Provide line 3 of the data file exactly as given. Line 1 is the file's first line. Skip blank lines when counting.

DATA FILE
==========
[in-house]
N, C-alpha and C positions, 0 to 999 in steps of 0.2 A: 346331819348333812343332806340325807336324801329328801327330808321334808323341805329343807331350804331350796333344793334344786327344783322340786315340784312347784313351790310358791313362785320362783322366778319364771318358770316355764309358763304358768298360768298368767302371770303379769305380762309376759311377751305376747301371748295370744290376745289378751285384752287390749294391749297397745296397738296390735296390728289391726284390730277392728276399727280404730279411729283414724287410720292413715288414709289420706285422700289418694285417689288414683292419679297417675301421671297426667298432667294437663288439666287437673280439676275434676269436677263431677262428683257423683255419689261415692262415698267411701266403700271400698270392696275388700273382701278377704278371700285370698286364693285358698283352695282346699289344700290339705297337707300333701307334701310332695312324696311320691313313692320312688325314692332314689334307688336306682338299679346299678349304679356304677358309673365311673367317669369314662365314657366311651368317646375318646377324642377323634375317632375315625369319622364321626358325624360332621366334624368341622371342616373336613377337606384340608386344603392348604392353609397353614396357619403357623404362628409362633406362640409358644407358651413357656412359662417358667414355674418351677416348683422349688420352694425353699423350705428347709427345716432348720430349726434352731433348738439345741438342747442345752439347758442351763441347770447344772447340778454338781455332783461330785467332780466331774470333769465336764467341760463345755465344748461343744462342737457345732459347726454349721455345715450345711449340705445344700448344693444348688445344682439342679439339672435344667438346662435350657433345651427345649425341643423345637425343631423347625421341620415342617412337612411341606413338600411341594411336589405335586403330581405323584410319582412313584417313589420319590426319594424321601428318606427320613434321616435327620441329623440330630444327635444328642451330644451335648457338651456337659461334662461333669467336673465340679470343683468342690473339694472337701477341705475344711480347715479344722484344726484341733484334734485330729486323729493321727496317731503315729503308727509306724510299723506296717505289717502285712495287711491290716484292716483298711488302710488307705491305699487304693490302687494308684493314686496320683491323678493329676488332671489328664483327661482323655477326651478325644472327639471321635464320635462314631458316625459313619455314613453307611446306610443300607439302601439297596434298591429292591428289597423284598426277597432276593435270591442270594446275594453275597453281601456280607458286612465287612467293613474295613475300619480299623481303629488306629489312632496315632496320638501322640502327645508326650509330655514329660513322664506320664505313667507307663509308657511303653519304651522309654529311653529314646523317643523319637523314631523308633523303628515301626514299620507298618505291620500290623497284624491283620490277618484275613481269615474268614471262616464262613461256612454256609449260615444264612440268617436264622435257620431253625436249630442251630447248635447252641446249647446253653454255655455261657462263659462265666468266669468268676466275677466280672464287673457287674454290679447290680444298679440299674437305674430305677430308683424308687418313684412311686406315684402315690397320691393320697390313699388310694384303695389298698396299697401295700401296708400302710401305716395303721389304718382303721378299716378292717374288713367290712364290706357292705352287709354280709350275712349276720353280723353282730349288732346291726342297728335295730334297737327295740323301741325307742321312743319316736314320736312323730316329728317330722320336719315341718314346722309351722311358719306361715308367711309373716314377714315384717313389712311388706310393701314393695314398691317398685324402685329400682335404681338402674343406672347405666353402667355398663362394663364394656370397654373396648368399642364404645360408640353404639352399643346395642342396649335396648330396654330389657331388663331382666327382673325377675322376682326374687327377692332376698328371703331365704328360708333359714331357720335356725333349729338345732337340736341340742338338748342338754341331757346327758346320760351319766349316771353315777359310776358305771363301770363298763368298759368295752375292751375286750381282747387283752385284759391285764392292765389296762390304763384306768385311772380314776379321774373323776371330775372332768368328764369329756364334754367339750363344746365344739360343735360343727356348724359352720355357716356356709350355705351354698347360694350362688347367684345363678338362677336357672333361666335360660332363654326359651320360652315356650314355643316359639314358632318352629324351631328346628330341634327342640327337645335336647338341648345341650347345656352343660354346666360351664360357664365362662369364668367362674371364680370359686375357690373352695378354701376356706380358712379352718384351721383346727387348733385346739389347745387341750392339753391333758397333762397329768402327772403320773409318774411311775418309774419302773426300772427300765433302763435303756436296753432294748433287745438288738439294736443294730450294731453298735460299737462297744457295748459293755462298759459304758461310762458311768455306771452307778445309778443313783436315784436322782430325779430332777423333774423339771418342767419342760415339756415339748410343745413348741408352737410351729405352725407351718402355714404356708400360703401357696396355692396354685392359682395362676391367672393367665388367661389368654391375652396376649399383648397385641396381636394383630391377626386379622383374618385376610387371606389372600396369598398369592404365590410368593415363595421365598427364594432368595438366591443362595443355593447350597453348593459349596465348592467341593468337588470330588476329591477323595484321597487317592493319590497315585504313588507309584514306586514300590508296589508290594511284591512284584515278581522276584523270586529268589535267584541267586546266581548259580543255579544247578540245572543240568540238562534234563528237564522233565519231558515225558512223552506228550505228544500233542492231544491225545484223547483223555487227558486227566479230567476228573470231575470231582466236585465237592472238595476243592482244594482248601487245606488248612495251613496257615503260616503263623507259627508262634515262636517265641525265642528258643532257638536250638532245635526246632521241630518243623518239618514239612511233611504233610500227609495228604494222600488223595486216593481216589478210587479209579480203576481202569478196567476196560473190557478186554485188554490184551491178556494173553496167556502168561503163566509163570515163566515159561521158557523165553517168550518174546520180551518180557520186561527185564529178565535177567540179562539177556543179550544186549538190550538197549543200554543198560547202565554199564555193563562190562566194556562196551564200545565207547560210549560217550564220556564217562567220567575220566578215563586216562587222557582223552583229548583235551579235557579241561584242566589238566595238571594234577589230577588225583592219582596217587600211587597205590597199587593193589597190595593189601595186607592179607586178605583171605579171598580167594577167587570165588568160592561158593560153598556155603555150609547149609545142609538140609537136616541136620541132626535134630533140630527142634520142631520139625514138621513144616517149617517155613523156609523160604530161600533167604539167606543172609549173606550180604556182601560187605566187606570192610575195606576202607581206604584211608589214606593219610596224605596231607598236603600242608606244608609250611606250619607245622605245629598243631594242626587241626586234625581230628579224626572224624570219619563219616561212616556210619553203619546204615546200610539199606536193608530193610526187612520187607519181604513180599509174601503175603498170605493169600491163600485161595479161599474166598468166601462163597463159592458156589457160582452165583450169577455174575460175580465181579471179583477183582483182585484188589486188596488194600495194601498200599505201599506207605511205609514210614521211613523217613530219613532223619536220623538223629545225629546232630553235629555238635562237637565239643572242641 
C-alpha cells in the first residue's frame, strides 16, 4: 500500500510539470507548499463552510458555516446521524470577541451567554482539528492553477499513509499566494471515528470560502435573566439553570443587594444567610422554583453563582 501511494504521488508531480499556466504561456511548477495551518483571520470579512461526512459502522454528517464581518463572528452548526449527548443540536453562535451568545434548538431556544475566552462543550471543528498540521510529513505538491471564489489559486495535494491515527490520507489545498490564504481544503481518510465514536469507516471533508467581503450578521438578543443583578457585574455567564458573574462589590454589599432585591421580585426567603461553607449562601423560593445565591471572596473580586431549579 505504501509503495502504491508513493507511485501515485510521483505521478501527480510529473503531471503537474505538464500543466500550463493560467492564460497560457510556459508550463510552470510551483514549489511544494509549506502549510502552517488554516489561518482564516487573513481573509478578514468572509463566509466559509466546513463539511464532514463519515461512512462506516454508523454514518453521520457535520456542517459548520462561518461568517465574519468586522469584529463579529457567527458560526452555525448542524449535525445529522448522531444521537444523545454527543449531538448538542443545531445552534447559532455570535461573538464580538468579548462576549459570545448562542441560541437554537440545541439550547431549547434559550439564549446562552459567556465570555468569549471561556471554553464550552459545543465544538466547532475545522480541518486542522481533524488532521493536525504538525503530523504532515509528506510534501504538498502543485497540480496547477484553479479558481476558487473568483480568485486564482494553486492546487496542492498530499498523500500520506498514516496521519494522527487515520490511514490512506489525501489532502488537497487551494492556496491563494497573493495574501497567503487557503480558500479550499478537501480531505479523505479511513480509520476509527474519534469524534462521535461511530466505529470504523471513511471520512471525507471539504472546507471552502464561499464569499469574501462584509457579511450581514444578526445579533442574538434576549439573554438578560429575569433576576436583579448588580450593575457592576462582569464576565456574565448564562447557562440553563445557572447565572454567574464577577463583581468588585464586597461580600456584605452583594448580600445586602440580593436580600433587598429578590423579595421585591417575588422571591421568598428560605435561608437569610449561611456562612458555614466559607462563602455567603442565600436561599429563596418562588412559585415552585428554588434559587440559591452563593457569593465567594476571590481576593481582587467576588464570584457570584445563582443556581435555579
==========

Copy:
C-alpha cells in the first residue's frame, strides 16, 4: 500500500510539470507548499463552510458555516446521524470577541451567554482539528492553477499513509499566494471515528470560502435573566439553570443587594444567610422554583453563582 501511494504521488508531480499556466504561456511548477495551518483571520470579512461526512459502522454528517464581518463572528452548526449527548443540536453562535451568545434548538431556544475566552462543550471543528498540521510529513505538491471564489489559486495535494491515527490520507489545498490564504481544503481518510465514536469507516471533508467581503450578521438578543443583578457585574455567564458573574462589590454589599432585591421580585426567603461553607449562601423560593445565591471572596473580586431549579 505504501509503495502504491508513493507511485501515485510521483505521478501527480510529473503531471503537474505538464500543466500550463493560467492564460497560457510556459508550463510552470510551483514549489511544494509549506502549510502552517488554516489561518482564516487573513481573509478578514468572509463566509466559509466546513463539511464532514463519515461512512462506516454508523454514518453521520457535520456542517459548520462561518461568517465574519468586522469584529463579529457567527458560526452555525448542524449535525445529522448522531444521537444523545454527543449531538448538542443545531445552534447559532455570535461573538464580538468579548462576549459570545448562542441560541437554537440545541439550547431549547434559550439564549446562552459567556465570555468569549471561556471554553464550552459545543465544538466547532475545522480541518486542522481533524488532521493536525504538525503530523504532515509528506510534501504538498502543485497540480496547477484553479479558481476558487473568483480568485486564482494553486492546487496542492498530499498523500500520506498514516496521519494522527487515520490511514490512506489525501489532502488537497487551494492556496491563494497573493495574501497567503487557503480558500479550499478537501480531505479523505479511513480509520476509527474519534469524534462521535461511530466505529470504523471513511471520512471525507471539504472546507471552502464561499464569499469574501462584509457579511450581514444578526445579533442574538434576549439573554438578560429575569433576576436583579448588580450593575457592576462582569464576565456574565448564562447557562440553563445557572447565572454567574464577577463583581468588585464586597461580600456584605452583594448580600445586602440580593436580600433587598429578590423579595421585591417575588422571591421568598428560605435561608437569610449561611456562612458555614466559607462563602455567603442565600436561599429563596418562588412559585415552585428554588434559587440559591452563593457569593465567594476571590481576593481582587467576588464570584457570584445563582443556581435555579